Pond Lily

Koi Pond Care

Provided that you have constructed your pond well, taking care of a koi pond can be quite simple. Empty the skimmer leaf basket and clean the filters on a weekly basis. Netting out leaves and small branches that are not caught in the skimmer basket will keep them from breaking down and adding to the bio-load of your koi pond. Some plants may have to be thinned periodically.

Fall can be a challenge trying to keep up with the leaves that end up in your pond. I tend to pull the water hyacinths at this time and trim the watercress back to a 2 foot square area. The less plants on the water surface at this time will insure that most of the leaves are caught in the skimmer. An extra pump placed at the bottom of the deep pool also aids in keeping leaves from ending up at the bottom and not in the skimmer. Pull the water lily stalks as they die off. Hardy lilies can be left to over winter in the pond as long as they are planted 12 or more inches deep.

Tropical lilies will have to be removed from the pond as soon as they start loosing their leaves in the fall. This usually happens before the first frost when the water temperature drops below 65° Fahrenheit. To store over the winter you have to understand that tropical lilies never experience cold or even cool weather in the zones where they originate. They do experience dry seasons, where the lake beds dry up and trigger the plant to go into a dormant state. Simply remove the potted plant in the fall and cut away all the foliage including buds and place in a dark space at room temperature. The soil will dry out slowly mimicking the dry season that the plant would naturally experience. In the spring, be sure to wait until the water temperature is consistently above 70° Fahrenheit, before replanting in the pond.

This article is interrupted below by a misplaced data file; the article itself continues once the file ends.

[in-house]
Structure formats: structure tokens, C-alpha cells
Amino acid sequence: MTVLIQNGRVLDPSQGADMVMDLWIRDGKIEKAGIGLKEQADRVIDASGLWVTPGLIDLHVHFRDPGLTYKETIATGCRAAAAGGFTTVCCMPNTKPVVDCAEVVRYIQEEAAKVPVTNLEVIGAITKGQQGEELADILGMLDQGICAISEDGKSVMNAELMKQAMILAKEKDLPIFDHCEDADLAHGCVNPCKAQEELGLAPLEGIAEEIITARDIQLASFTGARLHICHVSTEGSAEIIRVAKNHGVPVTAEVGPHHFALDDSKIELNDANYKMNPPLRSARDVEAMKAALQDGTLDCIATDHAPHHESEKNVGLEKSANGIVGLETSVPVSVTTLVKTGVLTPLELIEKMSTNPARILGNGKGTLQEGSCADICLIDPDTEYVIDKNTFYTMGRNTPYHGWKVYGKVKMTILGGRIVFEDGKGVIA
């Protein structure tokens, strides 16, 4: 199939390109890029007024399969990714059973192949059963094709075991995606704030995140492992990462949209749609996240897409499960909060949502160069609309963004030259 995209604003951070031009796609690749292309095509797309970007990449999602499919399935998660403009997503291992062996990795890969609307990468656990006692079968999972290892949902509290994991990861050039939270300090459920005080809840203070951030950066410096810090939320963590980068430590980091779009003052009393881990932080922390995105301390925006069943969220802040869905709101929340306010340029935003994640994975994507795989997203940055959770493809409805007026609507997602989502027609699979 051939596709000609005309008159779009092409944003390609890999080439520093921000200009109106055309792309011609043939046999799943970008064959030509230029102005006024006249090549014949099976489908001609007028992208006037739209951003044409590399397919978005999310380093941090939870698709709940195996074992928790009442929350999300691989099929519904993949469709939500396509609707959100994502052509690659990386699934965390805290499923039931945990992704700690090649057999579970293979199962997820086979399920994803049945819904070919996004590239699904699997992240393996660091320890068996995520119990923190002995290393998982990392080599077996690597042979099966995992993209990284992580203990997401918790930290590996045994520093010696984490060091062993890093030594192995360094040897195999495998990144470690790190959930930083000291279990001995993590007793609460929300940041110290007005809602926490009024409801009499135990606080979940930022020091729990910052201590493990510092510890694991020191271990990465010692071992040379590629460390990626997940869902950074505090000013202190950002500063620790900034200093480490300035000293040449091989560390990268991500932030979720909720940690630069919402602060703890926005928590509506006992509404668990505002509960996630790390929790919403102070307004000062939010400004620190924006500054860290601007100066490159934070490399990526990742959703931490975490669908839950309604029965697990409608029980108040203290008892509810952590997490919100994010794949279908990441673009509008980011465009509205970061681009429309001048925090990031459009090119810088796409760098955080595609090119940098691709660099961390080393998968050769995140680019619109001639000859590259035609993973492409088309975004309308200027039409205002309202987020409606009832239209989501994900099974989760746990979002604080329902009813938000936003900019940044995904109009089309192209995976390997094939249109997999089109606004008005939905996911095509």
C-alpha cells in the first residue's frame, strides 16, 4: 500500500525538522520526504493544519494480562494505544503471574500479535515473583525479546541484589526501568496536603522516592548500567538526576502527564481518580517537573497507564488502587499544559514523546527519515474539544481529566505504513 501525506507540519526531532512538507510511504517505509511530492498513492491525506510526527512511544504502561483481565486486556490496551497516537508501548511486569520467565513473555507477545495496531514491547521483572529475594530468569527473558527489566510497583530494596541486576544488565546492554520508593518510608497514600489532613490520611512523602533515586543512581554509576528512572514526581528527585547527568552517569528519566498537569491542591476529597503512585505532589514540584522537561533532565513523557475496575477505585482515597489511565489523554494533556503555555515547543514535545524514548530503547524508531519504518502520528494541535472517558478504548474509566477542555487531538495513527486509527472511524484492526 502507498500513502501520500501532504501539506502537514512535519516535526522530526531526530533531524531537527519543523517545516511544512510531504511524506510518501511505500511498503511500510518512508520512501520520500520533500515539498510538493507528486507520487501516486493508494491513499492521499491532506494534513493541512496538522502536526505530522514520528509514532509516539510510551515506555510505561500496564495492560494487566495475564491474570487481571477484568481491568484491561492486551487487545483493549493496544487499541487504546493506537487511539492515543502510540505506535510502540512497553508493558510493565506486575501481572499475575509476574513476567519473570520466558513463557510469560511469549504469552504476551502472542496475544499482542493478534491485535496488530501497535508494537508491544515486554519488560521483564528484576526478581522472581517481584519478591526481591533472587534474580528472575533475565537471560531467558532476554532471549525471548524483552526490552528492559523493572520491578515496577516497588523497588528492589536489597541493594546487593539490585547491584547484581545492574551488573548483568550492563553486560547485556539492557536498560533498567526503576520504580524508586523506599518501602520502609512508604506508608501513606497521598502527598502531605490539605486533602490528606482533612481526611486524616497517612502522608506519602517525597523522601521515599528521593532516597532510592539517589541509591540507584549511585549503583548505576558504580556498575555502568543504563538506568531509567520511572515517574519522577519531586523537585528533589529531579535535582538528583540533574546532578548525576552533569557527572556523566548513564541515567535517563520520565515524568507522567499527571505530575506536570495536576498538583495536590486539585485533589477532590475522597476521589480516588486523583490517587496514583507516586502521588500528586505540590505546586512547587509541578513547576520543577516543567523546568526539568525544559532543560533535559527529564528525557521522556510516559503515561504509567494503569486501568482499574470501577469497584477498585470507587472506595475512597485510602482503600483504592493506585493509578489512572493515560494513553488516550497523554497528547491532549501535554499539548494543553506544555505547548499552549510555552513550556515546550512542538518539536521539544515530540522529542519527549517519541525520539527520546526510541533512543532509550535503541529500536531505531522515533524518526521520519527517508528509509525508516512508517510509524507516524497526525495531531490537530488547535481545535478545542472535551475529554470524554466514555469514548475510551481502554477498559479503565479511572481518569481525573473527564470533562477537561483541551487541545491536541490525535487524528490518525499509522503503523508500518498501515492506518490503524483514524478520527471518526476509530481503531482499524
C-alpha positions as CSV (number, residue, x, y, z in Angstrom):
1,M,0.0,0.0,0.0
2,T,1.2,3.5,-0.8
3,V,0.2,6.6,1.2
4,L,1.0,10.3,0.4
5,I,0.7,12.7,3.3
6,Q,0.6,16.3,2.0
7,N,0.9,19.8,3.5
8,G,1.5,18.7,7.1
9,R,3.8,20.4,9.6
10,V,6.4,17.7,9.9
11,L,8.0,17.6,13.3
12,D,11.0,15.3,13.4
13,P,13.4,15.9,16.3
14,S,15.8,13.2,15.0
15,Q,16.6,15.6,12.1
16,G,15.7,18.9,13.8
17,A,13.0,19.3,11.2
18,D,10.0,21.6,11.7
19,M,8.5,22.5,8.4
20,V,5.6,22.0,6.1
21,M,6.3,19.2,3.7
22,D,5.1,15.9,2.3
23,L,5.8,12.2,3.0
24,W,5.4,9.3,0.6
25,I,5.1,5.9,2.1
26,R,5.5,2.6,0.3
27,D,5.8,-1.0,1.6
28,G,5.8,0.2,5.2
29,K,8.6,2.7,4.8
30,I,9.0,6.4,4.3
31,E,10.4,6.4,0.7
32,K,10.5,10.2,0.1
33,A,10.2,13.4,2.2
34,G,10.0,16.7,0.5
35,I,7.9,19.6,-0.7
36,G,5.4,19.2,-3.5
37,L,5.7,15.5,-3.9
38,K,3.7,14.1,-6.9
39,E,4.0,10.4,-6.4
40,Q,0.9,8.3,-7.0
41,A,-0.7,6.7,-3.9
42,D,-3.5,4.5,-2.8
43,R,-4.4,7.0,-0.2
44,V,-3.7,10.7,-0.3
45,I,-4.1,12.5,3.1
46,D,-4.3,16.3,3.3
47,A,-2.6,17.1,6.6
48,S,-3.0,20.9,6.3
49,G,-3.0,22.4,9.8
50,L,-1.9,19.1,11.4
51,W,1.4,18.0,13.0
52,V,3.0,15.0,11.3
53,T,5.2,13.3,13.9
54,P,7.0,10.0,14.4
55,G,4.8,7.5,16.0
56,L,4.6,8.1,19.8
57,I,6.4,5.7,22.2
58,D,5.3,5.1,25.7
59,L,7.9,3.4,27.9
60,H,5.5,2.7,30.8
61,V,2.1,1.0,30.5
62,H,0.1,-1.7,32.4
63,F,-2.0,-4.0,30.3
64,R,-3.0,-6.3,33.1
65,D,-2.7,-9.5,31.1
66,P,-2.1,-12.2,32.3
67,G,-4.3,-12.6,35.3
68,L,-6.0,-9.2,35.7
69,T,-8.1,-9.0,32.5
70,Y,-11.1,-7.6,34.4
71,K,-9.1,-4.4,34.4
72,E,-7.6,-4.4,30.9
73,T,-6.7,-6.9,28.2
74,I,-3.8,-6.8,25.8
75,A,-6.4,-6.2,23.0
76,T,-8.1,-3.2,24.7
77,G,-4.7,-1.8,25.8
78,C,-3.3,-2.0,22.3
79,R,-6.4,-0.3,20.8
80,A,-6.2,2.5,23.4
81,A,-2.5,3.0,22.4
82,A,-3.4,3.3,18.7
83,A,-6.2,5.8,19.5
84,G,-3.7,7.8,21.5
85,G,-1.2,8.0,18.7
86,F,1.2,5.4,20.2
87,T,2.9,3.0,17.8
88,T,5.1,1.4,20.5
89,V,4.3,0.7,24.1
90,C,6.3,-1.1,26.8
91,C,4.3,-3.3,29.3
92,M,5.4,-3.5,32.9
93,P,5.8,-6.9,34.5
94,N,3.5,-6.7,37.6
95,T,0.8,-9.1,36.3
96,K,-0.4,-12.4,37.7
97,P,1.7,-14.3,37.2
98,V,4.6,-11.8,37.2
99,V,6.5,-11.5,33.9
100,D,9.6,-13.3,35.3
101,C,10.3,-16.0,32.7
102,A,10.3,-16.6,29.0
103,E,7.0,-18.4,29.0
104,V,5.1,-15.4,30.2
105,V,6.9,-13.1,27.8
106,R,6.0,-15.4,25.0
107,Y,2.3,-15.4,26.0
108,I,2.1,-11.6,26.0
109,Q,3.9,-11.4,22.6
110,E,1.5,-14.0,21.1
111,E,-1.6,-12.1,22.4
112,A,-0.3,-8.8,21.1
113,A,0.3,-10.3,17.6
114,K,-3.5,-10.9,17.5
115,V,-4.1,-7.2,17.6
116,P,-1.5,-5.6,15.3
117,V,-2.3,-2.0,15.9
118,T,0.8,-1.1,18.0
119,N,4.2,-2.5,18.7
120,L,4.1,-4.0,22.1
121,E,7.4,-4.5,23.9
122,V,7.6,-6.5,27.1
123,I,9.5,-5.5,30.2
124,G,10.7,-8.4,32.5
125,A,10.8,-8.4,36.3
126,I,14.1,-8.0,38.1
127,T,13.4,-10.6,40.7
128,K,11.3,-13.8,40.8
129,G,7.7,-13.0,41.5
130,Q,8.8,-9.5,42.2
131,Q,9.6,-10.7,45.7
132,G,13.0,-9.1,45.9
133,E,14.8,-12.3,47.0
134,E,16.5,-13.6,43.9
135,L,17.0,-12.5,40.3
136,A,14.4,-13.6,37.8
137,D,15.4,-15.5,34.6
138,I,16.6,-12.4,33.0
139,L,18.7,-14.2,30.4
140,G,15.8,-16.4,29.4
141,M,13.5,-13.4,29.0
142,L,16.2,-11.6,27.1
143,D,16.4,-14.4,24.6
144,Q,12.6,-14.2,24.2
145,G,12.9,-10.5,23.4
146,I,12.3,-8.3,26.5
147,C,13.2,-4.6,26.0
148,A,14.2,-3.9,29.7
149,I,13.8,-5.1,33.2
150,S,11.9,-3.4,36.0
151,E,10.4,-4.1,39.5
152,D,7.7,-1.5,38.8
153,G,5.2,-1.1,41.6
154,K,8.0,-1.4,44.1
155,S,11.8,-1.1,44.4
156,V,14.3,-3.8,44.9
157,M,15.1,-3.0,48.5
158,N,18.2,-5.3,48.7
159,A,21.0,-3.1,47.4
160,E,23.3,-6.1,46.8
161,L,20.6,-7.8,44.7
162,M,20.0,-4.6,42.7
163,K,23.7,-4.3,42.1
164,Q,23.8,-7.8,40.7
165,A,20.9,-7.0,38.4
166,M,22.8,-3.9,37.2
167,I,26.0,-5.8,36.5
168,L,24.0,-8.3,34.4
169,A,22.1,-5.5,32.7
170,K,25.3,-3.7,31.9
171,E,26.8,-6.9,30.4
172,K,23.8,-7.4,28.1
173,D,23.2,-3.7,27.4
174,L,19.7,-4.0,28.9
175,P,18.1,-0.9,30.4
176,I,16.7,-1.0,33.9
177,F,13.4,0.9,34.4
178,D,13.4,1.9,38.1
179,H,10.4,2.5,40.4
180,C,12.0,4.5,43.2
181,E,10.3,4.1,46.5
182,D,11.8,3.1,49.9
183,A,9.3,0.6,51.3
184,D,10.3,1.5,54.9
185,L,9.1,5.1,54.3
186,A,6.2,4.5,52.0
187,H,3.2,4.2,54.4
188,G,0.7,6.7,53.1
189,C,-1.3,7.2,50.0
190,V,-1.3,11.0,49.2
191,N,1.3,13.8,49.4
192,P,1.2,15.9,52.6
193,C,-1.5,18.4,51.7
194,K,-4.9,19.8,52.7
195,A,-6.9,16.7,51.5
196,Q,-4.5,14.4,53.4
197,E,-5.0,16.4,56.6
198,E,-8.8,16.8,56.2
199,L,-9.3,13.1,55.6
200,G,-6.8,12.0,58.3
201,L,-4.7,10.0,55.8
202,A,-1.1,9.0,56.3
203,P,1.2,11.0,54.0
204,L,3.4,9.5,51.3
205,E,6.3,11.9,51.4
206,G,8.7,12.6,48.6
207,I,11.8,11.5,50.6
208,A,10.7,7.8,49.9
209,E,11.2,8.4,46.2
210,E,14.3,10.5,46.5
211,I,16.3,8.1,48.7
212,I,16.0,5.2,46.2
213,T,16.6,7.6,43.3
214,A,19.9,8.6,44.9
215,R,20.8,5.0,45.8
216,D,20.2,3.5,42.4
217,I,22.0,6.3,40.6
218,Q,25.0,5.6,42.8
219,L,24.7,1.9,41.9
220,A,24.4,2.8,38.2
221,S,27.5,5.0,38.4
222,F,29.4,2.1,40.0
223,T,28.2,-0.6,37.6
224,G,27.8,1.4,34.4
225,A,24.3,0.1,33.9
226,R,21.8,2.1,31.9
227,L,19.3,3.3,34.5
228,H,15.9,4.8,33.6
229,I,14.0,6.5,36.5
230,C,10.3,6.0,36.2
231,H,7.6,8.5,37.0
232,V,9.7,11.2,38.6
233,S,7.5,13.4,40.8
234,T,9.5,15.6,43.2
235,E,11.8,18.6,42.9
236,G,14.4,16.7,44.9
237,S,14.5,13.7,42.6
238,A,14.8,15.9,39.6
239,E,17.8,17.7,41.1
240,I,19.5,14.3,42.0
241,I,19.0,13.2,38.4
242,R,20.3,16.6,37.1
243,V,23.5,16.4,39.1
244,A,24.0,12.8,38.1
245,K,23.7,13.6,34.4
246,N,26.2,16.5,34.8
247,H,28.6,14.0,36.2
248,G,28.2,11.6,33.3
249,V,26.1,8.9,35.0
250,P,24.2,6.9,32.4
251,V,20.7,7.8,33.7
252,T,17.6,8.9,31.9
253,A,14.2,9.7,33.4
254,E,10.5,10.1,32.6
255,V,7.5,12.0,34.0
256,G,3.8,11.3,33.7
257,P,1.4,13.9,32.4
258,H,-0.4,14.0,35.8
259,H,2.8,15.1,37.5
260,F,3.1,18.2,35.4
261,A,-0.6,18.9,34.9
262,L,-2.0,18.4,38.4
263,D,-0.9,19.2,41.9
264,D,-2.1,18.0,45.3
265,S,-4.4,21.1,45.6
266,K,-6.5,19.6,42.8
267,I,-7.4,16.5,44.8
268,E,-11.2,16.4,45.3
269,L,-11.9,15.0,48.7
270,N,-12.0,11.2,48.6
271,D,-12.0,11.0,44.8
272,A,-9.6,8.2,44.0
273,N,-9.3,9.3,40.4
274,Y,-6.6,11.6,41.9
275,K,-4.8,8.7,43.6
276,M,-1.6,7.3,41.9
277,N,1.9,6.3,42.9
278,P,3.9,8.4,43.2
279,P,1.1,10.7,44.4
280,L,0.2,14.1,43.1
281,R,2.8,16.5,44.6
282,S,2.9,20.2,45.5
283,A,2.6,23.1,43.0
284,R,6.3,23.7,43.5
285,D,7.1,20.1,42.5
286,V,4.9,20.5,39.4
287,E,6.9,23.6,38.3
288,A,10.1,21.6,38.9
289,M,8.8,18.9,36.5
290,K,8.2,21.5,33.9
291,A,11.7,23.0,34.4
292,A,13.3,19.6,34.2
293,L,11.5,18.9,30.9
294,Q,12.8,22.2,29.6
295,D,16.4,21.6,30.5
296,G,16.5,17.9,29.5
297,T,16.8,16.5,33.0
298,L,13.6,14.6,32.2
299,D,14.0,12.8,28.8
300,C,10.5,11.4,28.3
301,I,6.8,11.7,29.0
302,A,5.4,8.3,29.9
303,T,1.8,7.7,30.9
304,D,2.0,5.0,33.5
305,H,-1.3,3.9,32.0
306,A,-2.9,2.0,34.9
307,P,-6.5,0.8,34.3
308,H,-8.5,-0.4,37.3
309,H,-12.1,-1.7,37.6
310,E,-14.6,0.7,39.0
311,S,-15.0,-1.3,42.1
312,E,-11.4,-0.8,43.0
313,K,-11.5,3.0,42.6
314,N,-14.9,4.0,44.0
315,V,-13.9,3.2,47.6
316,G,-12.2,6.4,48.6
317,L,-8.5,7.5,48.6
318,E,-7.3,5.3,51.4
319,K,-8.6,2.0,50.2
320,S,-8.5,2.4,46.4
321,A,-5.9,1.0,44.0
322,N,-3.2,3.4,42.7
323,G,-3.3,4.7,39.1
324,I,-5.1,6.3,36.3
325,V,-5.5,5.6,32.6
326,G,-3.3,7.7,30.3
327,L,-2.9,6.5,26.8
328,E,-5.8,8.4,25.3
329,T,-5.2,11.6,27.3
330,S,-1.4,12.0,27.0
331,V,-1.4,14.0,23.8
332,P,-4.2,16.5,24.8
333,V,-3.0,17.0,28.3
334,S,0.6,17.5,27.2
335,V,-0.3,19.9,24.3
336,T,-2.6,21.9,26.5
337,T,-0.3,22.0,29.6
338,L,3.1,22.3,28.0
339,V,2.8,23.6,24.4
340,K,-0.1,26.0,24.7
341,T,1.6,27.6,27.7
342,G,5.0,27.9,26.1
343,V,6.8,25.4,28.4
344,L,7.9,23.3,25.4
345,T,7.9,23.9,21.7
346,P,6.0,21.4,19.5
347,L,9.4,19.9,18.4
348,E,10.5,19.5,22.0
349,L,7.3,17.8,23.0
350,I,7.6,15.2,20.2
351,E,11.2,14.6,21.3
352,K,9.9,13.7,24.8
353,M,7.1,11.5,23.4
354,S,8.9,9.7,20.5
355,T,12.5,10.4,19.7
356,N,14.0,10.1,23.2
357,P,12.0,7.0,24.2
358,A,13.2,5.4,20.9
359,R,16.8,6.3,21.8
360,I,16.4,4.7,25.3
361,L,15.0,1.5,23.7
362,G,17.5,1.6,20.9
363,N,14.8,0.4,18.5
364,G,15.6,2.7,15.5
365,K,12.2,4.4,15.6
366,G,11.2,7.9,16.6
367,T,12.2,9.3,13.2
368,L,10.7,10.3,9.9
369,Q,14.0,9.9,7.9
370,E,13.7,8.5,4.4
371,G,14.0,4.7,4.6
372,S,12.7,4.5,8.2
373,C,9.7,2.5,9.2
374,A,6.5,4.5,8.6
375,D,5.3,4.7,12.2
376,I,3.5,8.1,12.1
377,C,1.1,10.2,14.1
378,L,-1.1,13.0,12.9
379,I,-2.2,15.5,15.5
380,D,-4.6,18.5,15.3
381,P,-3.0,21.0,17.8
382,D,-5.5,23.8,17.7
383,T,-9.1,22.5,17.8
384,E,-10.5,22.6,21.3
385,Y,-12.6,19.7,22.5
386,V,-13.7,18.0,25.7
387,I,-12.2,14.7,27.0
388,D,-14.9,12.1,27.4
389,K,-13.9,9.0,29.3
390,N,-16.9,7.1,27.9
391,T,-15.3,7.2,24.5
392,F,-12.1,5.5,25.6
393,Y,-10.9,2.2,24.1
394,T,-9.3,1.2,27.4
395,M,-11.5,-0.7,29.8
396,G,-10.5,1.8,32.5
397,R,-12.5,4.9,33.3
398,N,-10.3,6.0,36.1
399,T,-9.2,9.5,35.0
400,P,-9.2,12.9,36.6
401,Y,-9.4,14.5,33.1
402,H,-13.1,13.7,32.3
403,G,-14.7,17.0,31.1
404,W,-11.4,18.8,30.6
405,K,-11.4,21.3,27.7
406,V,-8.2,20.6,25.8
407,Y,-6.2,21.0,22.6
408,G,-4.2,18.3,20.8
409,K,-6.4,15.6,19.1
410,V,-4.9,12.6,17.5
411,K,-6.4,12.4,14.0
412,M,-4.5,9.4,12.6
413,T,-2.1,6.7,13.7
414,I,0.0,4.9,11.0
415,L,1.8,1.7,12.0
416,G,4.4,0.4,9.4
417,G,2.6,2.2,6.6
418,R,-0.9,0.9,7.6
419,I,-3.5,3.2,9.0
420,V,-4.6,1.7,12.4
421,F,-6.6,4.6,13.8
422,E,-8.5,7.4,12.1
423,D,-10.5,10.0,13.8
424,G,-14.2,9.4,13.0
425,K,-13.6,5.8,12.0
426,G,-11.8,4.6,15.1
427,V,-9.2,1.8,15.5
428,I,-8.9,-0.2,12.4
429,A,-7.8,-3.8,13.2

I run my pumps all winter long. This keeps the pond from freezing over and keeps plenty of oxygen in the water. It also gives the pond a quicker start in the spring. If you do shut your pumps down in the winter be sure to disconnect the pumps and clean before storing them inside. Remove any UV clarifiers and store until spring. Use a pond heater to keep the water from freezing over solid. A frozen pond creates a gas build up that is toxic to the fish.

In the spring the pond will have to be cleaned again. Leaves will blow into the water throughout the winter months. Some people will drain a pond in the spring and rinse the gravel. Not only do you dramatically change the water chemistry when you do this but you also upset the biological filtration of the gravel bottom. I simply use an extra pump to flush the debris off the bottom to be caught in the skimmer filter. A finer filter pad is added to catch more of the debris while cleaning.